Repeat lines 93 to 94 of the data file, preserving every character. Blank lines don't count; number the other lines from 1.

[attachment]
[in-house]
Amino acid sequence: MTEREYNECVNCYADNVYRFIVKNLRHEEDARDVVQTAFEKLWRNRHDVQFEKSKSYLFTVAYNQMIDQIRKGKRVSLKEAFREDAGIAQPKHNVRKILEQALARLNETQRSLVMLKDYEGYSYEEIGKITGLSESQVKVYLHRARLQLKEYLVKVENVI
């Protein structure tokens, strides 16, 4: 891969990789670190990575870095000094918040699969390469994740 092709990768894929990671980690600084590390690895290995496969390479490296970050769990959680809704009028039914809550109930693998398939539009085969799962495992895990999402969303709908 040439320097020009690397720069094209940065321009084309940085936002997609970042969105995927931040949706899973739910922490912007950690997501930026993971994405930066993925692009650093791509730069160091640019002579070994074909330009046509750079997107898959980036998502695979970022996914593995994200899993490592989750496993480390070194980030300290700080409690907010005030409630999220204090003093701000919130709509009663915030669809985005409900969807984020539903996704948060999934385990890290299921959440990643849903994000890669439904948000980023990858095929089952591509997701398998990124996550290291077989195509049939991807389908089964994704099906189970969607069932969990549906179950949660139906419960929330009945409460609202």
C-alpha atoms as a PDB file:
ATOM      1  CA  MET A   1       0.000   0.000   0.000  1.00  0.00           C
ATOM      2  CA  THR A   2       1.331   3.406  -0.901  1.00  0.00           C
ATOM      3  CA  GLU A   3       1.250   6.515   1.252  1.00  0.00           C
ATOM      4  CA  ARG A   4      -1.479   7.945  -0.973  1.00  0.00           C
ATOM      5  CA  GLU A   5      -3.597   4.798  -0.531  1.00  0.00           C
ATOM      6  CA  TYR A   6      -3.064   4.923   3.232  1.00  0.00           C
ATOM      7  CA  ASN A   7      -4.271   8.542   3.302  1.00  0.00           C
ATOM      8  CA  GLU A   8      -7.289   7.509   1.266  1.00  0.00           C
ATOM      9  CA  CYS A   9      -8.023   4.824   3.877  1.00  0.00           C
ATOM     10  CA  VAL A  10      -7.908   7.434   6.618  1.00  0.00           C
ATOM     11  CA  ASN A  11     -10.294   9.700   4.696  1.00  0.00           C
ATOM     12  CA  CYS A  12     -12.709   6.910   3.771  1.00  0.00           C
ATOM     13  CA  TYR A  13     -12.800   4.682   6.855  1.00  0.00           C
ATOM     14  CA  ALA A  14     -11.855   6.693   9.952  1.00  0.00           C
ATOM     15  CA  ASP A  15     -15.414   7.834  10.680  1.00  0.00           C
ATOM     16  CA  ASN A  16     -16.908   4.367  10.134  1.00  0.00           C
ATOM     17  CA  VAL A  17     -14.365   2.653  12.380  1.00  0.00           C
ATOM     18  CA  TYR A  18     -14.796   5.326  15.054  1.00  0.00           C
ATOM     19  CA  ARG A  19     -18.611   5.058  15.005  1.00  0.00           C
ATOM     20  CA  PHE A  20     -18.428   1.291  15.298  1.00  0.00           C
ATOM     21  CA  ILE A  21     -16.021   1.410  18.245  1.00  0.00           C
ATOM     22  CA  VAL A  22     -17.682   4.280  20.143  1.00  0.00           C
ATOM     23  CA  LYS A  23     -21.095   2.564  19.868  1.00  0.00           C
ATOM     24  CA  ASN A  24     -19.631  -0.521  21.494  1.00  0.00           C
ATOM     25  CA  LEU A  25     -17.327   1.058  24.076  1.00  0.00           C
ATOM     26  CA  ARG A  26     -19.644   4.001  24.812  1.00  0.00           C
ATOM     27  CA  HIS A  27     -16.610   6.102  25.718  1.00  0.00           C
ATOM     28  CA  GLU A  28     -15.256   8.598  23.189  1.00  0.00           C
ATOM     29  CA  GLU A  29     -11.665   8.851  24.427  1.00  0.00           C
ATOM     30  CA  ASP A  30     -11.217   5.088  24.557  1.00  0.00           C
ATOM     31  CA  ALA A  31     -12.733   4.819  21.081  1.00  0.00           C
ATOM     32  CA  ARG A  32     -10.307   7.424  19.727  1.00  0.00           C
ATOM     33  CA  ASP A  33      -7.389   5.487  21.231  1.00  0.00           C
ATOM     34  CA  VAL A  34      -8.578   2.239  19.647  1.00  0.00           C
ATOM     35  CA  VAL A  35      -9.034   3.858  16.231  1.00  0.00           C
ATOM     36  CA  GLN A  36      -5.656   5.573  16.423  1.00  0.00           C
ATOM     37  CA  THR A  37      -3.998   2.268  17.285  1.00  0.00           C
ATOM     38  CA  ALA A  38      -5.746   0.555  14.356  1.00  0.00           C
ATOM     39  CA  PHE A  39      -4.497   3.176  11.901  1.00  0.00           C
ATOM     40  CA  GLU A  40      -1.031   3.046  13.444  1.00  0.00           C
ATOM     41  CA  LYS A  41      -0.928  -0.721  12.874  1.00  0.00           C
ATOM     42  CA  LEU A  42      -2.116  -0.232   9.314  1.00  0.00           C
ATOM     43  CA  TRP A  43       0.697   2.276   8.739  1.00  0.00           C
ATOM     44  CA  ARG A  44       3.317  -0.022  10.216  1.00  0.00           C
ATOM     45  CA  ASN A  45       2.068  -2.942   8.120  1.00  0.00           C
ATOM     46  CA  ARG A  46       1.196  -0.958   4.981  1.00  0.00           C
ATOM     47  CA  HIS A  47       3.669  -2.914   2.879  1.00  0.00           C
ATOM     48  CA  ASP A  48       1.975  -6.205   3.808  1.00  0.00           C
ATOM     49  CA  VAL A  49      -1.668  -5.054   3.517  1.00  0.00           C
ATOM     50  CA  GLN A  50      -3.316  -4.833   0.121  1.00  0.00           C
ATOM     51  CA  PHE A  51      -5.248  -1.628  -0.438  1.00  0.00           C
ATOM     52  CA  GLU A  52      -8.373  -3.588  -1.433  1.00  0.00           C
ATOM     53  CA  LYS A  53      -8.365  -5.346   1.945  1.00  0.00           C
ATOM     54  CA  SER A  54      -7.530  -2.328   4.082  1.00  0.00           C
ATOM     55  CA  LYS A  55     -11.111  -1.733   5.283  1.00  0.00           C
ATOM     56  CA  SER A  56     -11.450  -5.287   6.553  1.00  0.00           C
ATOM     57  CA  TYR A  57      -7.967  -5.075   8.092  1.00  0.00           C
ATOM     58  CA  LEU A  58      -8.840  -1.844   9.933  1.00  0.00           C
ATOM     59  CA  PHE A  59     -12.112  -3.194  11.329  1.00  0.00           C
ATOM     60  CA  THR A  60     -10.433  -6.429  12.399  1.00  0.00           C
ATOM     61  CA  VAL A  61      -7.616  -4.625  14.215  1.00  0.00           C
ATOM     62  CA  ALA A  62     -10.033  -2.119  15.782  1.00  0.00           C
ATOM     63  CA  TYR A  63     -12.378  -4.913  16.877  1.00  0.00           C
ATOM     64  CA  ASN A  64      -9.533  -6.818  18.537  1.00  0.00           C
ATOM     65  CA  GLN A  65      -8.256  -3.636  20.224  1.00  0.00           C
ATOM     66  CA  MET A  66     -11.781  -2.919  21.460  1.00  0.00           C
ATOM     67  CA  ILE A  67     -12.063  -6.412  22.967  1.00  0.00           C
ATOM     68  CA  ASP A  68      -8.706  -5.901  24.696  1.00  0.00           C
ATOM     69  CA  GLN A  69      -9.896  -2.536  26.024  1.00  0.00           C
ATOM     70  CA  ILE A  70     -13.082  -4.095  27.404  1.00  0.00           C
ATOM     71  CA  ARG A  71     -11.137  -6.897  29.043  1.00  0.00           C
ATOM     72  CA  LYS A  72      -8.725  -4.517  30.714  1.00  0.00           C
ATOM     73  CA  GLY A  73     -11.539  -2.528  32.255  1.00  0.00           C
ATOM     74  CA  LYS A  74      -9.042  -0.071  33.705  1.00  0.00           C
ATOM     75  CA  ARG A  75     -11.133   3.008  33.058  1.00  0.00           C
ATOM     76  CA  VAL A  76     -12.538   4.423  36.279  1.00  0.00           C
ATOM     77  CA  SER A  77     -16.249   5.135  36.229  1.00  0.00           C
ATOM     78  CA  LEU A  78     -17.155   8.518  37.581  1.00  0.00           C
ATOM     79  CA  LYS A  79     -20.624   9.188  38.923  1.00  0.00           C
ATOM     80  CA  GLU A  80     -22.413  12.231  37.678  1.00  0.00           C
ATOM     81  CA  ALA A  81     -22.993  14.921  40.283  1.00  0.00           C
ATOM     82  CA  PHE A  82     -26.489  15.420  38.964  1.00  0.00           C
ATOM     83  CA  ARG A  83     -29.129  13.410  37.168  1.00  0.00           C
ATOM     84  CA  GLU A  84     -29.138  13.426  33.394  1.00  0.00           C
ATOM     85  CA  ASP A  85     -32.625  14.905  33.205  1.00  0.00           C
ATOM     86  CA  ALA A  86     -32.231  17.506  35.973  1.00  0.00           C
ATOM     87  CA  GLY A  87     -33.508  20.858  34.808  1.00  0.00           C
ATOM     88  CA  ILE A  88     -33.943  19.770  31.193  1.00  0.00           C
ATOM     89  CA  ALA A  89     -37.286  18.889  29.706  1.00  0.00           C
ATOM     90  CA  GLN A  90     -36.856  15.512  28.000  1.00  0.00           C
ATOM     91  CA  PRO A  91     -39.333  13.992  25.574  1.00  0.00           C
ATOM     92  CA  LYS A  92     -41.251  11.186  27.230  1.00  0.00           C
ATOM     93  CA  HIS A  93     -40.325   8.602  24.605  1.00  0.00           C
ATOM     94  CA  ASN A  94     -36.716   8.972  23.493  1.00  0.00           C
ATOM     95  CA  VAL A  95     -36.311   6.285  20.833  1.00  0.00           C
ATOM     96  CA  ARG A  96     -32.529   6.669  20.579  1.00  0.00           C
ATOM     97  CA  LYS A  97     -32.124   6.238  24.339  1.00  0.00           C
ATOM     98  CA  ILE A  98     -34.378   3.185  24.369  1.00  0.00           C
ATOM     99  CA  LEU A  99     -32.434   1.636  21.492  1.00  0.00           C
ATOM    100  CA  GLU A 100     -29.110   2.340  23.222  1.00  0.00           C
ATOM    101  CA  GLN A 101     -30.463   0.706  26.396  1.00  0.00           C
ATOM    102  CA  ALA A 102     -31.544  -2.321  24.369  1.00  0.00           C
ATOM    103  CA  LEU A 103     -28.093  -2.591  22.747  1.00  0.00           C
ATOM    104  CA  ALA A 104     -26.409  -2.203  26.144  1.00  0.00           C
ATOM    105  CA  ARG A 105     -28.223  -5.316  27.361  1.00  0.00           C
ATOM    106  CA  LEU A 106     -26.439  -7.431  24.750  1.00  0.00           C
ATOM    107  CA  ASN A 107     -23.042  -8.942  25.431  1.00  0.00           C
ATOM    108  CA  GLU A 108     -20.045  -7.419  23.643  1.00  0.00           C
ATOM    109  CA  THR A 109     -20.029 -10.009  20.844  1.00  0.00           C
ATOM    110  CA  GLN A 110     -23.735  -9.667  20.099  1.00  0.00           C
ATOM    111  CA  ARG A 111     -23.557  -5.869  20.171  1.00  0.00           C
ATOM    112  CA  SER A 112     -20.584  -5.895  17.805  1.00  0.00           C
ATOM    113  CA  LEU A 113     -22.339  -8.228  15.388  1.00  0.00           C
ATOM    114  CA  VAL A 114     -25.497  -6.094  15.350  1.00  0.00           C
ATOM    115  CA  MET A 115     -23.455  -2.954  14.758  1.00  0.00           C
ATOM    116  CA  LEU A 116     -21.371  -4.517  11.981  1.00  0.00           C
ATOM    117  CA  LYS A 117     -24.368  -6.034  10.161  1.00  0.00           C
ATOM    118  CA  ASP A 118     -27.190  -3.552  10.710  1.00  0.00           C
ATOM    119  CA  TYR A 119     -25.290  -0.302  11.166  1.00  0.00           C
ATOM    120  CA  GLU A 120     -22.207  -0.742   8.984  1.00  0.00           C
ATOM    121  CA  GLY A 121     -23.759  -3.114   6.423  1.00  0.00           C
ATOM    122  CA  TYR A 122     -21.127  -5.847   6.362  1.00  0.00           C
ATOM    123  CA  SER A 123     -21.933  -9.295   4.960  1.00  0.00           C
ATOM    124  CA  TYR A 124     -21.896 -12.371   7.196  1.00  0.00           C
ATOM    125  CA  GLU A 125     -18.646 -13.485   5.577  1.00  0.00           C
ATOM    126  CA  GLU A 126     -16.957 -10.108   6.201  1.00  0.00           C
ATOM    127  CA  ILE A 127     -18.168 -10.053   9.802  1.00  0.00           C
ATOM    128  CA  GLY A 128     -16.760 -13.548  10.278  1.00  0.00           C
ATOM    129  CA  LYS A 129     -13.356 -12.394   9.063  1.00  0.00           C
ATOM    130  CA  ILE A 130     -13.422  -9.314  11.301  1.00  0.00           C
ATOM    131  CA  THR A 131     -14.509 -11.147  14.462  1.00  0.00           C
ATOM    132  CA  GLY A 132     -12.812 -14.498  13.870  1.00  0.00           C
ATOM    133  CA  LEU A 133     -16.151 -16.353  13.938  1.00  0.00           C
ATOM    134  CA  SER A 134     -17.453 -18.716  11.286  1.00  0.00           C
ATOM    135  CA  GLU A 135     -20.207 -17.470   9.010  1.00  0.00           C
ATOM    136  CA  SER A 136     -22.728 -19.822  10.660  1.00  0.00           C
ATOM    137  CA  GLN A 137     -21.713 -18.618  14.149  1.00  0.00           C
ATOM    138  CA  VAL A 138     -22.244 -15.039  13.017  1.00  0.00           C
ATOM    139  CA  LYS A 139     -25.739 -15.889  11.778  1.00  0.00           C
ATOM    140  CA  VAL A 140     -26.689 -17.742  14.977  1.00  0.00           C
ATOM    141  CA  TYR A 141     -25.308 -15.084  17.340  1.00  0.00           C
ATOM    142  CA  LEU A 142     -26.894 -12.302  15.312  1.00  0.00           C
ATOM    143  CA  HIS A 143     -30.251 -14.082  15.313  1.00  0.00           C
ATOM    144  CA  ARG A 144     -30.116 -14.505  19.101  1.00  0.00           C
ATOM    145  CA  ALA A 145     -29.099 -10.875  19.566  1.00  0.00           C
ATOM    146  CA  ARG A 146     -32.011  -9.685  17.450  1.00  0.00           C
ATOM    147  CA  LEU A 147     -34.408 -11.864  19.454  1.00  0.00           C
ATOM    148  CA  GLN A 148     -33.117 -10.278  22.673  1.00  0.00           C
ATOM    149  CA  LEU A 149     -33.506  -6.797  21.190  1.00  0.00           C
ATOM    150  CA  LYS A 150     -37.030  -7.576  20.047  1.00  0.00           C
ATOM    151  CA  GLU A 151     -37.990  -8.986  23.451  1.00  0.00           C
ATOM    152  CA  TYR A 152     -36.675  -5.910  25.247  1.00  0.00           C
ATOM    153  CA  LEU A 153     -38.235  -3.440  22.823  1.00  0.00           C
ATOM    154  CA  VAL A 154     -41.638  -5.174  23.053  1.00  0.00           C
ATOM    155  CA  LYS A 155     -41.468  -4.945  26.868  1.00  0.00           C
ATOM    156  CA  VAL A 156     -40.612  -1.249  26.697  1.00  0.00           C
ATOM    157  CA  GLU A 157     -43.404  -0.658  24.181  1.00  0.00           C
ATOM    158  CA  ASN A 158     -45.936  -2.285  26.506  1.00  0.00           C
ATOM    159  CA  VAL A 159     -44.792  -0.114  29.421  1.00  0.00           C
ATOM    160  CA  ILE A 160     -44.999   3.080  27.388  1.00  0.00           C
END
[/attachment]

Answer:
ATOM     89  CA  ALA A  89     -37.286  18.889  29.706  1.00  0.00           C
ATOM     90  CA  GLN A  90     -36.856  15.512  28.000  1.00  0.00           C